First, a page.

Google has launched a set of new initiatives to lure the next 500 million smartphone users, which involve smaller app sizes, ability to work in 2G connections and enabling better battery life.

This framework for developing apps will be extended to app-development companies.

The tech giant had launched Android Go, a light version of the Android operating system run on cheap smartphones which have lesser memory and storage space.

Google calls it ‘building for the next billion’ framework— through which it hopes to onboard users who are late adopters of internet, possibly not English educated and have phones which they use for varied needs — from entertainment to payments. “Google’s apps have to be relevant to users — from user experience to the way it works in challenging conditions,” said Purnima Kochikar, Director, Business Development, Games and Applications, Google Play.

These efforts are coming at a time when Indians install around a billion apps every month from Play Store, a three-fold increase when compared to 2016, according to Google data.

As a part of this, Google has laid out a framework for developers to build apps that factor in things such as poor network connection, different devices, battery saving, data sensitivity and better user experiences.

App developers in India, such as MakeMyTrip, Moonfrog Labs, RailYatri, on their part have been making efforts to design apps that meet the above requirements, but have been handcuffed as certain aspects in the Android operating system is controlled by Google. “These concepts (apps) originated in the West where none of the above are major issues,” according to Kapil Raizada, co-founder, RailYatri.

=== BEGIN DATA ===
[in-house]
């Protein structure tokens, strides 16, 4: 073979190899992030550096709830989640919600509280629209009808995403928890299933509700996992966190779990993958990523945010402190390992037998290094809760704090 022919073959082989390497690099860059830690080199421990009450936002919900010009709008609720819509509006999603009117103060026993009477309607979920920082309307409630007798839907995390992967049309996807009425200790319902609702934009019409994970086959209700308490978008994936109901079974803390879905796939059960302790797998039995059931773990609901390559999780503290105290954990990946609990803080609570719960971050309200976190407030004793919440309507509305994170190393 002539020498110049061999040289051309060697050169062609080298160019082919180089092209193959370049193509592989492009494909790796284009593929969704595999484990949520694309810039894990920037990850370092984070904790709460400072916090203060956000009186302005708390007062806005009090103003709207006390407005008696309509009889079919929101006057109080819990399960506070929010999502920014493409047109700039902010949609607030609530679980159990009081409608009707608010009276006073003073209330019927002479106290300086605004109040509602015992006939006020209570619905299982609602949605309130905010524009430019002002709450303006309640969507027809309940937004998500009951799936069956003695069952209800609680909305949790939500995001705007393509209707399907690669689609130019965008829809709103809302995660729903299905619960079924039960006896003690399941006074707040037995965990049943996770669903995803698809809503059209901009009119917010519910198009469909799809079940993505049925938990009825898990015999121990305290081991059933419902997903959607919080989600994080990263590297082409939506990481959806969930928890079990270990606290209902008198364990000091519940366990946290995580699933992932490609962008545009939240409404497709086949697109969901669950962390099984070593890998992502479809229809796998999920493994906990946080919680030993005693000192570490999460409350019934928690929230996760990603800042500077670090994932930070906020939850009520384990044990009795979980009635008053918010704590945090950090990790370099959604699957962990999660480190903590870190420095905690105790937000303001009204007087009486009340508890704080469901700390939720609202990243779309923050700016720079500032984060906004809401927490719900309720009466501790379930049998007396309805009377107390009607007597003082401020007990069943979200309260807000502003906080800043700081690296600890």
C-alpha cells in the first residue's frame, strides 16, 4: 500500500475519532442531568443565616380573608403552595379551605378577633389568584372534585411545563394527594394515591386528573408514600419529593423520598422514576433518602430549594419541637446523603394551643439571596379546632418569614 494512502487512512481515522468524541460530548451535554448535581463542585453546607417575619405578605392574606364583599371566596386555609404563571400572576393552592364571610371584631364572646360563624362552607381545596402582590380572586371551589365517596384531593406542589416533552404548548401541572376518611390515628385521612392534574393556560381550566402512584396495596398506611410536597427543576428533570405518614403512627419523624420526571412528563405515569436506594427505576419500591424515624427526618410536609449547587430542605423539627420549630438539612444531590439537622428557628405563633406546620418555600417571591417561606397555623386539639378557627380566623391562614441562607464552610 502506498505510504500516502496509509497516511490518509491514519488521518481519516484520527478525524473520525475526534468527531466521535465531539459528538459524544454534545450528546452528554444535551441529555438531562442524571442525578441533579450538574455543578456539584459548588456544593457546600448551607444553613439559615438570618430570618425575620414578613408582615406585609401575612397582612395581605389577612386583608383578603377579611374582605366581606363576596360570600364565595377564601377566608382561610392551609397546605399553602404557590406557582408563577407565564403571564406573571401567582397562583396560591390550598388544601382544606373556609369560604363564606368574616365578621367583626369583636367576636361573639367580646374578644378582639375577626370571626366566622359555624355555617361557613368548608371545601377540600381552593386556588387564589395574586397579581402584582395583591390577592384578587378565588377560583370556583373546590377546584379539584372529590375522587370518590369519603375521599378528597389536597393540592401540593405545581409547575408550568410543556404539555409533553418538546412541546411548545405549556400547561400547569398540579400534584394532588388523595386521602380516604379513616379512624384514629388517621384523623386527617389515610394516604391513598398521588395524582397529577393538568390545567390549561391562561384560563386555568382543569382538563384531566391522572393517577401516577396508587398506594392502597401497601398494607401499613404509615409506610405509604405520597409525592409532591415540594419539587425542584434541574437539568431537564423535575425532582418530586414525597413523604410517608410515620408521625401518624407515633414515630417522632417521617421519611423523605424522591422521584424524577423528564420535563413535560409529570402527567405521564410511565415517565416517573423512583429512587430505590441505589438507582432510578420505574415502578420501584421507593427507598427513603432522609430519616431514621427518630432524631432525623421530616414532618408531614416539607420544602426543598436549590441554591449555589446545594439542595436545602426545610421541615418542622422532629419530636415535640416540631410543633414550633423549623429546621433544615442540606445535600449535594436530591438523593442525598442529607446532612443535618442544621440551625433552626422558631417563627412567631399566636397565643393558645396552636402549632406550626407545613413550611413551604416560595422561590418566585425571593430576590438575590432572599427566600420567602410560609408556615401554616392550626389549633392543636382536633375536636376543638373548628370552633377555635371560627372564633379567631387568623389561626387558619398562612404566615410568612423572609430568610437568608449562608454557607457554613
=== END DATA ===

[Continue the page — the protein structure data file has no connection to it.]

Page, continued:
These issues are coming to the foreground as majority of users that giants like Google or Facebook eye come from different economic and social backgrounds.

“The application size needs to be reduced, loading time needs to be improved and bandwidth needs to be prioritised depending on the kind of content being consumed by users,” explained Soni.

Mark Skaggs, co-creator of the game FarmVille, now a Director at Moonfrog Labs, the brain behind Teen Patti game, pointed out that people from the West are blind to the connectivity issues in India. Moonfrog had to make a game which could run on 2G connections and at the same time had rich graphics, he added.

Earlier attempts

Google, similarly, has made tweaks to YouTube Go. When running on an Android Go smartphone, the app will let users select video quality before streaming.

If a user is near a Wi-Fi connection, it will also allow users to download videos for offline viewing later, a feature which was only available for paid subscribers.

This is not the first time Google has chalked out a different path for India. In 2015, it made a similar attempt with Android One, which was an attempt to take smartphones to the masses. The attempt was a muted success.